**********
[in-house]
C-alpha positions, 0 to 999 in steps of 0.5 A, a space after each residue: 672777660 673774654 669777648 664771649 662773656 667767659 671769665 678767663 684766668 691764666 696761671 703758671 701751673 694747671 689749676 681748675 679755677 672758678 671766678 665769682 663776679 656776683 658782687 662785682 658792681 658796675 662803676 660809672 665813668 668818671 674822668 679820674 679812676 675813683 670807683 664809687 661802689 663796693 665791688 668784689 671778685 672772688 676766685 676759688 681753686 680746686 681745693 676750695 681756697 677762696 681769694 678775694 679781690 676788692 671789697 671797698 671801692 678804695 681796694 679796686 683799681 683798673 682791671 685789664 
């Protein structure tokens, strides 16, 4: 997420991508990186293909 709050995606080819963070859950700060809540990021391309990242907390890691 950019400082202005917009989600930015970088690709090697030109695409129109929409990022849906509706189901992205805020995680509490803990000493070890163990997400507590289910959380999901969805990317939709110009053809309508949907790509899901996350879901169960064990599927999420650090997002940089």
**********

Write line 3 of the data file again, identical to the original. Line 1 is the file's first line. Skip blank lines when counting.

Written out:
């Protein structure tokens, strides 16, 4: 997420991508990186293909 709050995606080819963070859950700060809540990021391309990242907390890691 950019400082202005917009989600930015970088690709090697030109695409129109929409990022849906509706189901992205805020995680509490803990000493070890163990997400507590289910959380999901969805990317939709110009053809309508949907790509899901996350879901169960064990599927999420650090997002940089």